Solanco School District spends $3 million to transport about 4,200 students each year - $1 million more than what School District of Lancaster, with almost 11,000 pupils, spends.
While most SDL students walk to school, almost none of them hoof it in Solanco, which by a wide margin is the largest district in Lancaster County, comprising nearly 182 square miles.
Because of the district's massive size, Solanco buses travel 6,500 miles and make 3,300 stops every day.
To reduce the expense of all those trips, the district has proposed a novel "payment in lieu of busing" program.
Called the Shared Savings Program, it would pay families $500 next year if they agree to transport their children to school or drop them off at a centralized "hub," where a Solanco bus would pick them up for a much shorter, and less costly, trip to school.
The district also would pay families a $200 "signing bonus" if they register for the program by July 13.
If enough families participate, Solanco could cut its transportation costs by as much as $500,000 a year, said Tim Shrom, the district's business manager.
The program, which was approved this week by the school board, is the first of its kind in Lancaster County.
Other districts have negotiated individual agreements with parents to free school systems of busing requirements, but this is the first such program to be offered districtwide.
It comes less than a year after Solanco offered another unusual financial incentive to families in a bid to cut district expenses.
The district this fall began offering "educational expense grants" of up to $1,000 to families of students who transfer from an outside cyberschool to Solanco's Virtual Academy.
The grant program, which reimburses families for educational materials and equipment, was expected to save Solanco thousands of dollars in cyberschool tuition costs.
The Shared Savings Program will be offered initially only to families of children attending 15 nonpublic schools located outside Solanco's borders.
Under state law, public schools that bus their students also must bus pupils who live in the district but attend private schools within 10 miles of district borders.
Solanco is targeting students attending these schools, Shrom said, because they tend to travel farther, and cost the district more, than their public school peers.
While only 4 percent of students in Solanco attend private schools, they account for 12 percent of the district's total transportation costs, he said. Solanco spends about $3,000 to $3,500 each year per family on nonpublic school transportation.
The Shared Savings program can be a "win-win" for families by giving them a financial boost of up to $700, while reducing travel times for students, Shrom said.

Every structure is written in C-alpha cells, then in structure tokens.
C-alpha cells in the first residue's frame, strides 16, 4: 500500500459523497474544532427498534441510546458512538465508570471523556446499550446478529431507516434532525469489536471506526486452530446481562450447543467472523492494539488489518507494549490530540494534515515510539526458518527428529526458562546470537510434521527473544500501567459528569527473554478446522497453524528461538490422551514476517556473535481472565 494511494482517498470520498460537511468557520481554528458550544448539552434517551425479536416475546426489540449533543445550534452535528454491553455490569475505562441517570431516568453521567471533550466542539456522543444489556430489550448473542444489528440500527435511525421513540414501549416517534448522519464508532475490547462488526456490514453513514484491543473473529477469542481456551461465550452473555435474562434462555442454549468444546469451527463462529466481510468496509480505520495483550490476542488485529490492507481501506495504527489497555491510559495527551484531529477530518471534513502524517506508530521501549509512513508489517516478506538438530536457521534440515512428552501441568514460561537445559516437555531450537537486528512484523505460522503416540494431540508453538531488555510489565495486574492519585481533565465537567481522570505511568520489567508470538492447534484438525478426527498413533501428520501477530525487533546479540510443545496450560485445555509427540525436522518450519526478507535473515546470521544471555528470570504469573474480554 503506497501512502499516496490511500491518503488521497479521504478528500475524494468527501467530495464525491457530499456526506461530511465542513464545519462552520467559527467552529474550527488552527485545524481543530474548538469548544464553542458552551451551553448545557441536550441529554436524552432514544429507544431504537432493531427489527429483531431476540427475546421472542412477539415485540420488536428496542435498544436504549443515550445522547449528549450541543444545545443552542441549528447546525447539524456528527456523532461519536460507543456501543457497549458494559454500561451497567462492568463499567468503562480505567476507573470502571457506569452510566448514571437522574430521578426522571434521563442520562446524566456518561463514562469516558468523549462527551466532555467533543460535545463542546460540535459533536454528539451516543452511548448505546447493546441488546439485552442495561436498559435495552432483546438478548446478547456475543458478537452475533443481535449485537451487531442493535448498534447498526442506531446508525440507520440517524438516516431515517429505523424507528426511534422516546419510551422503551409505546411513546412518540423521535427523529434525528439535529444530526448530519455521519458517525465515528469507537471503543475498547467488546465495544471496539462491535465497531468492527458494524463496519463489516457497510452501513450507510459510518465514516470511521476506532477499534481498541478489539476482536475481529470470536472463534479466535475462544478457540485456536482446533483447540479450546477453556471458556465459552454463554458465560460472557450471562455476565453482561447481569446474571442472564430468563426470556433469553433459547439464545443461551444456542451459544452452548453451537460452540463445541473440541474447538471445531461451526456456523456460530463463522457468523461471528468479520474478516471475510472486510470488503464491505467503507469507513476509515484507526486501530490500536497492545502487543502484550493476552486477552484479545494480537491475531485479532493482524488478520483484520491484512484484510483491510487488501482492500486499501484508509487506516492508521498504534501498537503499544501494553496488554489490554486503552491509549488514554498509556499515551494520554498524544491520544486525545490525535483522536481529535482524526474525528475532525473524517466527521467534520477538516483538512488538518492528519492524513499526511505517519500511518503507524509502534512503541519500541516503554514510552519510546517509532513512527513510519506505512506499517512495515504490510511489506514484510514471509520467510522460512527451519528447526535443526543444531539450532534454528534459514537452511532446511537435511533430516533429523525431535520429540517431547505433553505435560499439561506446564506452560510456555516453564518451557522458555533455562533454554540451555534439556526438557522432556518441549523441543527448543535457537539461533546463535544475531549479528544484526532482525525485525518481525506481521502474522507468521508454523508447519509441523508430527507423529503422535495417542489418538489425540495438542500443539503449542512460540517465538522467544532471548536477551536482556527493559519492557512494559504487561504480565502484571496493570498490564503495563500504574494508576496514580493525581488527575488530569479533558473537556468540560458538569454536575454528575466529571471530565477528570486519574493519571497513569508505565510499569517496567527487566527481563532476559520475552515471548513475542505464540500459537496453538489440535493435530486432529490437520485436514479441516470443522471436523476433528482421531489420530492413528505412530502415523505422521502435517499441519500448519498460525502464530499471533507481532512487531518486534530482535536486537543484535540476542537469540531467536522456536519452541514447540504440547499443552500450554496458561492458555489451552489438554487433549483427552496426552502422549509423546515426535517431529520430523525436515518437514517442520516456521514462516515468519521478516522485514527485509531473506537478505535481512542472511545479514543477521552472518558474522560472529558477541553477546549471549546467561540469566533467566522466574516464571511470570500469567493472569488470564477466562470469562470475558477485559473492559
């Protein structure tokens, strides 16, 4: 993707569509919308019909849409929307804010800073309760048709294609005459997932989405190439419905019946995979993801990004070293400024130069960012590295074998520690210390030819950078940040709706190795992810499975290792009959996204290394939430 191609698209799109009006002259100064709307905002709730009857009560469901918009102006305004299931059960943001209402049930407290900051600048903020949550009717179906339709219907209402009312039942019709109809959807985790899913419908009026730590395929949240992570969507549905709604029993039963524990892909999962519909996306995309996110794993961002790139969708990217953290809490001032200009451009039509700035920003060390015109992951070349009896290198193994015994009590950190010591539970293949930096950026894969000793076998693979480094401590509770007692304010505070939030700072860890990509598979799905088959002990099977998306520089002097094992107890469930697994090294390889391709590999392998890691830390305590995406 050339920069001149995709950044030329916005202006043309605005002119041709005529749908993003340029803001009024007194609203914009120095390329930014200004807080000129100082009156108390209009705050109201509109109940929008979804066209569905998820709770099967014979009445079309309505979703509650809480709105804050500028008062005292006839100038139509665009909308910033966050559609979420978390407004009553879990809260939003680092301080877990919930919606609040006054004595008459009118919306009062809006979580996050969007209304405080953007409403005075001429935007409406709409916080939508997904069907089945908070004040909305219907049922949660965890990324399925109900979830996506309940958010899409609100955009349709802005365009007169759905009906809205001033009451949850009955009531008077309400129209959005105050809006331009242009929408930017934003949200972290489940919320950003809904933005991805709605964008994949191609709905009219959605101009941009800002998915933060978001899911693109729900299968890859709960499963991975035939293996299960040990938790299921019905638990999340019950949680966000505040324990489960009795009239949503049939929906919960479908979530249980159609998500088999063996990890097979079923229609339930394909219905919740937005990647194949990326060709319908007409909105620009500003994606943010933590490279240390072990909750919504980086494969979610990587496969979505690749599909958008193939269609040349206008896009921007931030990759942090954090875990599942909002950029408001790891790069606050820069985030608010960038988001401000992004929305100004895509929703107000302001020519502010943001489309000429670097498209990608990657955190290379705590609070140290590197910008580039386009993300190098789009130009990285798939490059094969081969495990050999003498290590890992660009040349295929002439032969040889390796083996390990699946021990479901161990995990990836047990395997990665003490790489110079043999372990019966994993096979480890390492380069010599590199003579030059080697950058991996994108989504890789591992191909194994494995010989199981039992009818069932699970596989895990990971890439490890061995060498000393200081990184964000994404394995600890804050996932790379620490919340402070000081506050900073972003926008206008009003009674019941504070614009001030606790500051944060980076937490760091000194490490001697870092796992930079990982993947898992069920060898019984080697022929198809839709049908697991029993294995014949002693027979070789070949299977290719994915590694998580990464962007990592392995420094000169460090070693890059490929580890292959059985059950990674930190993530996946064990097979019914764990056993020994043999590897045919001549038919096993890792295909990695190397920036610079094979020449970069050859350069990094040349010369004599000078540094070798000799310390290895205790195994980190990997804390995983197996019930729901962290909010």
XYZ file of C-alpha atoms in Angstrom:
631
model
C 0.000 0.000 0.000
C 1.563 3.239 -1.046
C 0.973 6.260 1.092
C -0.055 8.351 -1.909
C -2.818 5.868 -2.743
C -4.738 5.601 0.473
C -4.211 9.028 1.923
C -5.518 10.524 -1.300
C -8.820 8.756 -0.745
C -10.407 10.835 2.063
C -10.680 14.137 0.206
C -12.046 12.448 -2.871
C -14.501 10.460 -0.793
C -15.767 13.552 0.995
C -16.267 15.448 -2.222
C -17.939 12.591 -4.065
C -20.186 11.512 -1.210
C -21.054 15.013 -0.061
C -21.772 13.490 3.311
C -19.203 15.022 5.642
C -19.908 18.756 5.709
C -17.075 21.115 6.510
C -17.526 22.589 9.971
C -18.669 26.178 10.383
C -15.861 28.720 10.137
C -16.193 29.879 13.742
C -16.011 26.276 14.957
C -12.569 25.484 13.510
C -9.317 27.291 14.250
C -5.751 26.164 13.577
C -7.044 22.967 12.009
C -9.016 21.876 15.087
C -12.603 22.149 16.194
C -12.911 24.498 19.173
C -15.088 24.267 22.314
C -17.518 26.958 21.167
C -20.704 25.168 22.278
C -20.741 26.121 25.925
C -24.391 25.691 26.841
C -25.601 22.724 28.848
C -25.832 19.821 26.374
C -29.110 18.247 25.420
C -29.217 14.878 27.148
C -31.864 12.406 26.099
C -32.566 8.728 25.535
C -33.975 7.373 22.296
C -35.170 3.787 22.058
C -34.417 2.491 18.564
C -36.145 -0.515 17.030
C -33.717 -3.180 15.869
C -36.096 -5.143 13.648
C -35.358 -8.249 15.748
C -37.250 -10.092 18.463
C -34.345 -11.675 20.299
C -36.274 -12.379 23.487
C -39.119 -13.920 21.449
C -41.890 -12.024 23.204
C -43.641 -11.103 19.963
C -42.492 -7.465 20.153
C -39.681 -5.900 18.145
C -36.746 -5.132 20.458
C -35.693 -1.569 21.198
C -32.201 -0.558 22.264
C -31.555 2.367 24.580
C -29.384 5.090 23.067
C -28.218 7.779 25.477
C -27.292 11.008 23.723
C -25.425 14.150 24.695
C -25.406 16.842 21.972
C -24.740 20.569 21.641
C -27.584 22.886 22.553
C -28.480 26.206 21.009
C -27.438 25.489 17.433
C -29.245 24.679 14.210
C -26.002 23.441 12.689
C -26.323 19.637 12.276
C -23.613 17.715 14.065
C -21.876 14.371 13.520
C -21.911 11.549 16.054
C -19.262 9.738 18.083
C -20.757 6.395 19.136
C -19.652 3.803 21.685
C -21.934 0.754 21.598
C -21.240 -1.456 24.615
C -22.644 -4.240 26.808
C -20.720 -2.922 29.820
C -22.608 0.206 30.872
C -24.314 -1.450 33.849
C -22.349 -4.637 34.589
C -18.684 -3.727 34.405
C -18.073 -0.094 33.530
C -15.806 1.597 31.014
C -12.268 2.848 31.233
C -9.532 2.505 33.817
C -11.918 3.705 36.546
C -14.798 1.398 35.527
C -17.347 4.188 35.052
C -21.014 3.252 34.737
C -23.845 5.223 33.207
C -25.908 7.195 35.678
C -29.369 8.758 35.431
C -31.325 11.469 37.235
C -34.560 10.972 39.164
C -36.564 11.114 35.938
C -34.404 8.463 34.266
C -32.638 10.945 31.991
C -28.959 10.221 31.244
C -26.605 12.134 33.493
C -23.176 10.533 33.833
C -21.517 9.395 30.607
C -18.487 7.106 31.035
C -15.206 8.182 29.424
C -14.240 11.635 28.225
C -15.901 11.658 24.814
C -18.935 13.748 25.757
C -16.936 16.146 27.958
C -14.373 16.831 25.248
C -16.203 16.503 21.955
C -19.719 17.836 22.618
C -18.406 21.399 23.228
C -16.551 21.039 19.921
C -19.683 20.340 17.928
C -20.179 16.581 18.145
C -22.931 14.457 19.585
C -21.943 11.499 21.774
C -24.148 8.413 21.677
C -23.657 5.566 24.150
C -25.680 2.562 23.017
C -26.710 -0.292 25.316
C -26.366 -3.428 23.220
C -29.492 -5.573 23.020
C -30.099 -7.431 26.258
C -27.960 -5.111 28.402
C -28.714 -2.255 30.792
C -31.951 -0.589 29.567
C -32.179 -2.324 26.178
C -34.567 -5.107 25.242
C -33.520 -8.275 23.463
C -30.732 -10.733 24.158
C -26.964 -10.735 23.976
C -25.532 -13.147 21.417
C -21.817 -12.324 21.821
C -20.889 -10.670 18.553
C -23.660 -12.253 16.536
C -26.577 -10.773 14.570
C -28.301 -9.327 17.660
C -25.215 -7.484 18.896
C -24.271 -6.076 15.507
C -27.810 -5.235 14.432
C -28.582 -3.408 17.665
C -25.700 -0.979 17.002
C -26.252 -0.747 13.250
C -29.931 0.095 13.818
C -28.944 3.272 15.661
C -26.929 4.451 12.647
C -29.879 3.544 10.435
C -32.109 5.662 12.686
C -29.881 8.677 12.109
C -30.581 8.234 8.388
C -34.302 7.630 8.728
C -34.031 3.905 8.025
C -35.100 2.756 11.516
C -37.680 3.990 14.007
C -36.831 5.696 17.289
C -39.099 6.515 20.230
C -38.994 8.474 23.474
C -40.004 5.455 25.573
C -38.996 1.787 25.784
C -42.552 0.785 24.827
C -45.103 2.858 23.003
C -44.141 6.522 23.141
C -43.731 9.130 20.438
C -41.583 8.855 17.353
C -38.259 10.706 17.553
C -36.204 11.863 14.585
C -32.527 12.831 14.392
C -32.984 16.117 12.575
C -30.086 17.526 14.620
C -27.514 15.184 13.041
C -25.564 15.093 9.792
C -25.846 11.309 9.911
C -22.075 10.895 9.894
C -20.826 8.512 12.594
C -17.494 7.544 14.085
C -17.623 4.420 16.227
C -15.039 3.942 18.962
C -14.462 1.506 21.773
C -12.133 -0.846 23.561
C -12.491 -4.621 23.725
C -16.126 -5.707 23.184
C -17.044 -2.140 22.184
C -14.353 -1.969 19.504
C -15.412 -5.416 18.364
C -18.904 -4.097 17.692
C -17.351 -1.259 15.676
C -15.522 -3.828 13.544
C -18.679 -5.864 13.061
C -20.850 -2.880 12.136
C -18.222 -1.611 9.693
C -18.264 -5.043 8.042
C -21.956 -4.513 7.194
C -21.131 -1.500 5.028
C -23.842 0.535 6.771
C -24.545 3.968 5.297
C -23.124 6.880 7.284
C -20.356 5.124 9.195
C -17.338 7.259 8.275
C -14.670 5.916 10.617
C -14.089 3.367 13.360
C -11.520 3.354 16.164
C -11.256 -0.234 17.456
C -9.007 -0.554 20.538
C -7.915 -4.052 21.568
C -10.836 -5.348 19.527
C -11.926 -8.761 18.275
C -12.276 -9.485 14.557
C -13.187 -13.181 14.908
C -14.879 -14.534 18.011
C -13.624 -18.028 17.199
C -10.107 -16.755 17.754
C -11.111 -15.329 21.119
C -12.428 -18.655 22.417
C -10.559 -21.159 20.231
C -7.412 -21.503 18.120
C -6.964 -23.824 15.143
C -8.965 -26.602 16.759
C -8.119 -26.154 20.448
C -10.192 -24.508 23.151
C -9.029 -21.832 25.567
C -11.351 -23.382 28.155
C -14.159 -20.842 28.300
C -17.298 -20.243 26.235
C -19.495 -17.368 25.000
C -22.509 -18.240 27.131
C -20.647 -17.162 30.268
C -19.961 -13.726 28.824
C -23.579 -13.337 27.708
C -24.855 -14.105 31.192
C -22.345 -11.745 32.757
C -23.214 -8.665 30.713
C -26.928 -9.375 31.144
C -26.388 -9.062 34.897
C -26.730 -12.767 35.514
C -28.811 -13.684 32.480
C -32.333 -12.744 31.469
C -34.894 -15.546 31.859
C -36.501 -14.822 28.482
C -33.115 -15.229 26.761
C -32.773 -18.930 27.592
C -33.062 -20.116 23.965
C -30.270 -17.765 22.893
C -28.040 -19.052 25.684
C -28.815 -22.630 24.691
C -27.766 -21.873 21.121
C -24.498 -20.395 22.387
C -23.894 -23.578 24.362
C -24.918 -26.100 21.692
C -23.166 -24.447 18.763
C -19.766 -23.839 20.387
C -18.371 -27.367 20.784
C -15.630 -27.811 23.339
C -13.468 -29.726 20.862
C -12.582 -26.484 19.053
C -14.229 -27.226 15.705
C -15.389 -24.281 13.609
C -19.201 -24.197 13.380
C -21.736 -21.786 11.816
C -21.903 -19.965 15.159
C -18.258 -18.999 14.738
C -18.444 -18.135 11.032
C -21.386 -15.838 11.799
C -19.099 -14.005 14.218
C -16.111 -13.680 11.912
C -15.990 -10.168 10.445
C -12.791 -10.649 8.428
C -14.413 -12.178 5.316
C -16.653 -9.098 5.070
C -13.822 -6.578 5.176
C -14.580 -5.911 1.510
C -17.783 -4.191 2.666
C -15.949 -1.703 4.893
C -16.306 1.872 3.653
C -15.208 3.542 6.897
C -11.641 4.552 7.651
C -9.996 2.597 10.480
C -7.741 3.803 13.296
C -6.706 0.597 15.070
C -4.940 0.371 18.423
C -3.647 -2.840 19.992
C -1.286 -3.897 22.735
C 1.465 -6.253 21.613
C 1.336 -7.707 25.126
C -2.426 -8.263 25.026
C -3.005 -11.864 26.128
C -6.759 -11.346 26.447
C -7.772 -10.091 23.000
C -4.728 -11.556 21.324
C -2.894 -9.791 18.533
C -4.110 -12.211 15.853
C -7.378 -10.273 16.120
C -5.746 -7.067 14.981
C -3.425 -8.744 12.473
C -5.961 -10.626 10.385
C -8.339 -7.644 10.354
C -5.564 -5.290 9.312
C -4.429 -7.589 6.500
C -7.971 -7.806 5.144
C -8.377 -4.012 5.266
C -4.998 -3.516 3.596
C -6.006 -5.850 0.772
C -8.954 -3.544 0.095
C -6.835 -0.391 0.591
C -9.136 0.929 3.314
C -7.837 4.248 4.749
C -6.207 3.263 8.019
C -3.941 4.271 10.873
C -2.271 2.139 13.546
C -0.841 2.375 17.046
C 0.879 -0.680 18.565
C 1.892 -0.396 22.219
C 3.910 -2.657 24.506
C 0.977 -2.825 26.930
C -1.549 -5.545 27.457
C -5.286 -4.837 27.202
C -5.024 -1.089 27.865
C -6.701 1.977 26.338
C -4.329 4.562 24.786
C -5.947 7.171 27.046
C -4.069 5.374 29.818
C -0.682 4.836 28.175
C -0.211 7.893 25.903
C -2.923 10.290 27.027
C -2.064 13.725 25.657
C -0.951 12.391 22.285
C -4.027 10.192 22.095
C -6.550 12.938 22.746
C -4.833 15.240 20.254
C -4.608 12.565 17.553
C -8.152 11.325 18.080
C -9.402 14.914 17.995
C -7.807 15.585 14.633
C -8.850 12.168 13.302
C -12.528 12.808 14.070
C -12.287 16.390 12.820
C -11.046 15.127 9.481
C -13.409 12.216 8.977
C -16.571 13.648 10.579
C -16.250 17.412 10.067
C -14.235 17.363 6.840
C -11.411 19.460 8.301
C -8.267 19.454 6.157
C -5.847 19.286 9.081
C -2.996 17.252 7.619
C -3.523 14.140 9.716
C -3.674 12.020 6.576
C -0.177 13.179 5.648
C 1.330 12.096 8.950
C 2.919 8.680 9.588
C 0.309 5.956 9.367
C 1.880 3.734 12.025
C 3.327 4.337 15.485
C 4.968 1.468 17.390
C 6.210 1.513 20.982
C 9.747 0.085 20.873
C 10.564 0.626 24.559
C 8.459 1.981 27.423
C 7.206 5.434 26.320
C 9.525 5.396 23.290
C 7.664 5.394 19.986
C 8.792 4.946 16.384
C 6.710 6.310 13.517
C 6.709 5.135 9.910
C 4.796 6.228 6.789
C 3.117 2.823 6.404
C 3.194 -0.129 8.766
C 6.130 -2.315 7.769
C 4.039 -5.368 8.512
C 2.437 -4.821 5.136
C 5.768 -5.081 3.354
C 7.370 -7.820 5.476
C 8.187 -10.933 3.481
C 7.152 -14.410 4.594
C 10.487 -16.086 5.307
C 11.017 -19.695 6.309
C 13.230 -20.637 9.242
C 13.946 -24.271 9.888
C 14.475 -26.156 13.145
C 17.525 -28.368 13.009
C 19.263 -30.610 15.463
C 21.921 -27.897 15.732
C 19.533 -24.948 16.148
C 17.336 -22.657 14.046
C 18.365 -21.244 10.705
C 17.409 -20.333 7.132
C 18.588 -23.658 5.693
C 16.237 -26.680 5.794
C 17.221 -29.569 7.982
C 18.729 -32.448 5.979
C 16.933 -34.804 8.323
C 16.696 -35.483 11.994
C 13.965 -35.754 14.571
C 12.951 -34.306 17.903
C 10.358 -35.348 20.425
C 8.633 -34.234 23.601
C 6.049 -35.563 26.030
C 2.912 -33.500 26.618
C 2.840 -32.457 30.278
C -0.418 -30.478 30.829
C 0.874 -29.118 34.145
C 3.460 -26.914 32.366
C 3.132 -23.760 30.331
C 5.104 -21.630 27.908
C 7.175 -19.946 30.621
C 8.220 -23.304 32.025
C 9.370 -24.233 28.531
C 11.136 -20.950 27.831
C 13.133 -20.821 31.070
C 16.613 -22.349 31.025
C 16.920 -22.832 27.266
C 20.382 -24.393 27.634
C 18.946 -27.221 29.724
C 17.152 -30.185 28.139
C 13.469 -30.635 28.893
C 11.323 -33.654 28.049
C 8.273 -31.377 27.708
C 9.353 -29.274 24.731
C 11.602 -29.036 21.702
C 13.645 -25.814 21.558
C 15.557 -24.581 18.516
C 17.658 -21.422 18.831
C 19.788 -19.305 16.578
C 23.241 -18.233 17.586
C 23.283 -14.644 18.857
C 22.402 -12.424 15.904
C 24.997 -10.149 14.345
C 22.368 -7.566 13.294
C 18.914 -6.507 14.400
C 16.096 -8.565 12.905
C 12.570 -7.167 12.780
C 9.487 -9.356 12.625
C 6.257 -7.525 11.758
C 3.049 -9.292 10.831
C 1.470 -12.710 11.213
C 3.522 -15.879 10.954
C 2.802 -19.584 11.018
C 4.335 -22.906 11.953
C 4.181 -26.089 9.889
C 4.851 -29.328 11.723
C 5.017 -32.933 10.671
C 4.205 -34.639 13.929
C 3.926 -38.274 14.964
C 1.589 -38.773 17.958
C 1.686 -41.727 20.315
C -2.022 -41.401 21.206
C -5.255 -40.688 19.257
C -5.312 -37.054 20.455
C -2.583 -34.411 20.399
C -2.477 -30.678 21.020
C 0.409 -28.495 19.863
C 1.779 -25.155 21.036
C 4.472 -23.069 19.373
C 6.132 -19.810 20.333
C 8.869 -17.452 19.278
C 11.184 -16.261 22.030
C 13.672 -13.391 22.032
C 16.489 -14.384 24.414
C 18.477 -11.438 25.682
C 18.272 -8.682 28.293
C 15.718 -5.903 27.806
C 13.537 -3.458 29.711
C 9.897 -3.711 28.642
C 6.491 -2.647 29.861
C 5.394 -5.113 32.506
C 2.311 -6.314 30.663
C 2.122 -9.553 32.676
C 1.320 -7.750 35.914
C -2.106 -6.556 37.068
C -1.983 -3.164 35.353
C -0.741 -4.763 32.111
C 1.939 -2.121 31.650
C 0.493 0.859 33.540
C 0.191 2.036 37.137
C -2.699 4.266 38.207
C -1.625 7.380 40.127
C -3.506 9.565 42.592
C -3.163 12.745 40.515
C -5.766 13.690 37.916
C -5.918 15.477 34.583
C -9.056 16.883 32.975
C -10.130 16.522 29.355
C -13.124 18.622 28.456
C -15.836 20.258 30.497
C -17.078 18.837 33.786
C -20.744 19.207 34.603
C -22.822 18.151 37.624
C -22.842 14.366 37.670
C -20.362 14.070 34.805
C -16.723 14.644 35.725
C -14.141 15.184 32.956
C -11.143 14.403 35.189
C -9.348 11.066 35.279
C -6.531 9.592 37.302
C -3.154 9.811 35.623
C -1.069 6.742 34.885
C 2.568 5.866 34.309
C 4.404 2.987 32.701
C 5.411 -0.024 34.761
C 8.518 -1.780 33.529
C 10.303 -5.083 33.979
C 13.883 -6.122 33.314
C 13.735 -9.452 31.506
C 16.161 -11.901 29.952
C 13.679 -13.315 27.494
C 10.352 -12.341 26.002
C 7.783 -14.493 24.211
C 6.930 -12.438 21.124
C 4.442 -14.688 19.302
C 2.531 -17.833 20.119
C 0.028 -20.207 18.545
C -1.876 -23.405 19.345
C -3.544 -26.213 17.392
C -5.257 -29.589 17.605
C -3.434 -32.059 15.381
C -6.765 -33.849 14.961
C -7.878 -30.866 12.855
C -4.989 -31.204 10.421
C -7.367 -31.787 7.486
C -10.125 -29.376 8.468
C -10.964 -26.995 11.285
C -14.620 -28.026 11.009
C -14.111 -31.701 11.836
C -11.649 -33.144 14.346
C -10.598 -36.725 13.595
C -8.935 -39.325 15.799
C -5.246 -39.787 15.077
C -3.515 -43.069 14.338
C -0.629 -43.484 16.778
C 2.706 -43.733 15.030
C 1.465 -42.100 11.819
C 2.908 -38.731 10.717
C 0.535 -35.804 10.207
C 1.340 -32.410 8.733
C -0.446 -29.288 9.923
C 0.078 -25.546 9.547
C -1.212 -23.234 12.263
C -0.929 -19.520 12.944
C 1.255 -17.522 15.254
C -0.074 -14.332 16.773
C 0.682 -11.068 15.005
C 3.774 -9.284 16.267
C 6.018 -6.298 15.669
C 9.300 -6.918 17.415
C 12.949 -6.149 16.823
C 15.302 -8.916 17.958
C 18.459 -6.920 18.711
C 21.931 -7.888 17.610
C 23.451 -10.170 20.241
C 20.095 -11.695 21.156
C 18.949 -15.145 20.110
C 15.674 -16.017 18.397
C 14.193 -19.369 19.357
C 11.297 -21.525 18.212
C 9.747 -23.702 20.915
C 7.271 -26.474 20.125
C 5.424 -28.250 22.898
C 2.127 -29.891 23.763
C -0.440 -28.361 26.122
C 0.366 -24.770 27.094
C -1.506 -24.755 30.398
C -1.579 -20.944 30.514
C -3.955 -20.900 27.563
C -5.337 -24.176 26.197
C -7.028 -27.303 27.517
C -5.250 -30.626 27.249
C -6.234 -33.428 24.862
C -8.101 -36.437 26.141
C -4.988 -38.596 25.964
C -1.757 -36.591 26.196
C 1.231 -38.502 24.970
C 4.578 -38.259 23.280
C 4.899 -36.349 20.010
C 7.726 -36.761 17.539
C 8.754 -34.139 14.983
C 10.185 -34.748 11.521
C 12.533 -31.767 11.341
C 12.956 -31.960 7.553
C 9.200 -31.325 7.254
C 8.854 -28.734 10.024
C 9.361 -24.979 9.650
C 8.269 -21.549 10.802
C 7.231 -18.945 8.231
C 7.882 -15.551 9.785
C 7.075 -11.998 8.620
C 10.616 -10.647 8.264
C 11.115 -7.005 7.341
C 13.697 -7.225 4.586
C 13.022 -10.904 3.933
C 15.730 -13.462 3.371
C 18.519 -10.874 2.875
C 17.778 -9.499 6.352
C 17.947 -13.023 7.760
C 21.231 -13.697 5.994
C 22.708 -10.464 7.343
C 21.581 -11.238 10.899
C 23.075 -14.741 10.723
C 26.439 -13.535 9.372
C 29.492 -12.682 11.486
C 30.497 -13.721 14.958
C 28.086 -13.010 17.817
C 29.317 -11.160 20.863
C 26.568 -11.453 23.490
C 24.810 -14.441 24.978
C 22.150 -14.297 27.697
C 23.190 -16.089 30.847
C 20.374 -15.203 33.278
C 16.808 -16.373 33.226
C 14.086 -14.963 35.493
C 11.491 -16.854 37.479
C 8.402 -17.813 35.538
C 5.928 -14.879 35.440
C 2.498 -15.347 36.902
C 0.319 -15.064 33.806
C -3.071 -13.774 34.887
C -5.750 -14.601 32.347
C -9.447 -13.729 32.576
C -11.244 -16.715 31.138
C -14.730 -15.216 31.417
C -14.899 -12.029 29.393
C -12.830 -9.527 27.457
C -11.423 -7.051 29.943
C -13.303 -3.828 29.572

Because of the large number of stops and transfers on many private school bus routes, some pupils spend up to 90 minutes riding the bus each morning and afternoon. By eliminating stops and utilizing hubs, travel times could be cut by as much as 30 minutes each way, Shrom said.
Solanco would establish four to seven hubs in three sections of the district. Hub locations would depend on how many families participate, where they live and what schools their children attend, Shrom said.
The hubs would likely be established at Solanco schools or commercial properties that have ample parking. The sites would have to be well-lit and include a covered bus shelter provided by the district or a sponsoring business, organization or school.
Participating parents would have to sign a contract with the district agreeing to provide transportation for their children to and from the hubs or school.
Shrom could not estimate how many of the 106 targeted private school families would have to sign up for the Shared Savings plan to work. That will depend on whether Solanco can eliminate buses or shorten enough routes to offset the cost of payments to families.
Currently, nine buses serve the targeted families. For every bus it eliminated, the district would save about $186,000 each year, Shrom said.
Families that choose not to participate would continue to receive their current busing services - with two caveats.
Bus stops may change as a result of route adjustments, and travel times to and from school may decrease because of the consolidation of bus stops. Shrom said bus ride times would not increase for students who do not participate.
Solanco officials are currently meeting with representatives of the 15 schools affected by the proposal. In April and May, they'll meet with residents in three regions of the district - Lancaster, Northeast and Oxford - to explain the program.
Once the number of participants is known, the school board will need to approve final implementation and any bus schedule changes.
Correspondent Roxanne Todd contributed to this story.